Posts Tagged ‘Ray Romano’

Kick Ass: The film served many purposes for me. Interesting fight sequences, a respectable amount of gore and a story that lends itself to be vaguely interesting. Matter of fact, if it weren’t for Peter Stebbings’ Defendor, I would have liked it a whole lot more. Aaron Johnson is Dave Lizewski, geek by day and Kick Ass, geek in a retarded costume by night. Aaron has put in considerable effort into the role, trying to come across as the Tin Man with a purple heart, but I guess he’s at least a decade and a few Natural Born Killers away from bringing the sort of credibility that Woody Harrelson does in Defendor. Thankfully, Christopher Mintz-Plasse as D’Amico Jr / Red Mist, Chloe Moretz as Hit-Girl and Garrett M. Brown as Mr Lizewski tune in good performances and make this film worth a second viewing. I wasn’t a fan of Mark Strong as the psychotic gangster; he uses the same steely-eyed glares from the Archie character in Rock N Rolla to convey pretty much every emotion from anger to excitement and it doesn’t quite work this time around. The conversations between him and his son (Mintz-Plasse) make it glaringly obvious that one of them is trying really hard and the other clearly phoning it in.

Nicolas Cage’s awkward tribute to Adam West almost ruins the entire film. He even reenacts Mel Gibson’s Freedom cry in Braveheart right before his own daughter (Chloe) fittingly puts a bullet in his head and ends his misery and ours, as well. I’ve heard there has been a lot of public outrage regarding the full-on violence and gore involving teens in Kick Ass, to which I can only reiterate, go read the goddam crime section of your local newspaper. Our world can be a messed-up violent place where children and angels get hurt all the time. We aren’t ostriches to stick our heads into the mud and pretend that everything is fine. Plus, when global food and water shortage along with genetic mutation run rampant in the near future, we’d look like absolute morons, getting our faces devoured by zombies and our refrigerators pillaged by those surviving, mostly comprising horror movie buffs and wrestlers. Uhmmm. Yeah.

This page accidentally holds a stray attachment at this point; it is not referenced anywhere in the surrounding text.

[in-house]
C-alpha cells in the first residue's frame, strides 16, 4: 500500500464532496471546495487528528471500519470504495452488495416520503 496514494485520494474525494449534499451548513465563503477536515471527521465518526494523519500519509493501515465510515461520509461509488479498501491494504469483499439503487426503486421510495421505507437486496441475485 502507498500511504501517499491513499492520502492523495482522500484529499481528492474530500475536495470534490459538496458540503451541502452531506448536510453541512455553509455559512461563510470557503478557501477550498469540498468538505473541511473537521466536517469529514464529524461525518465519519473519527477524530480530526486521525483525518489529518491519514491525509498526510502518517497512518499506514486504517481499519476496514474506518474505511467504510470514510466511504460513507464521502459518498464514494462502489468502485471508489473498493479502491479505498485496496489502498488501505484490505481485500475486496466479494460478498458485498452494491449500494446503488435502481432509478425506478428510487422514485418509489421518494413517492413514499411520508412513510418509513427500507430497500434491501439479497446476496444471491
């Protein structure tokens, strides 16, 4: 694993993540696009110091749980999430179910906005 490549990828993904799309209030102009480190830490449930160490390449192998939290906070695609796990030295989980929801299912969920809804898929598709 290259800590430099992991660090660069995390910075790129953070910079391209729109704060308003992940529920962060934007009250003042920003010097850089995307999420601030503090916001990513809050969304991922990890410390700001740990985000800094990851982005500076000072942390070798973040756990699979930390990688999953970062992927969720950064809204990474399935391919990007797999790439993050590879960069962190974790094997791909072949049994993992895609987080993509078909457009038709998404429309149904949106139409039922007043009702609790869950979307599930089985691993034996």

Daisy Chain: Aisling Walsh’s The Daisy Chain thrives on the weight of superlative performances from its lead actors. Samantha Morton is one of the best actresses to have graced indy films recently. She’s the Parker Posey of the 2000s, taking up roles that would leave A-list actresses breathless from the fright of having to read a well-written screenplay. Then there’s Steven Mackintosh, the stoner guy who had that killer “You went out six hours ago to buy a money counter and you come back with a semi-conscious Gloria and a bag of fertilizer. Alarm bells are ringing” line in Lock, Stock and Two Smoking Barrels. He’s in such great form in The Daisy Chain that you can almost hear a time bomb ticking every time he hides his discontentment. These two play a grieving couple who have moved to a remote Irish village to mourn their daughter’s death only to be scared shitless by a bug-eyed spooky autistic kid (Mhairi Anderson as Daisy).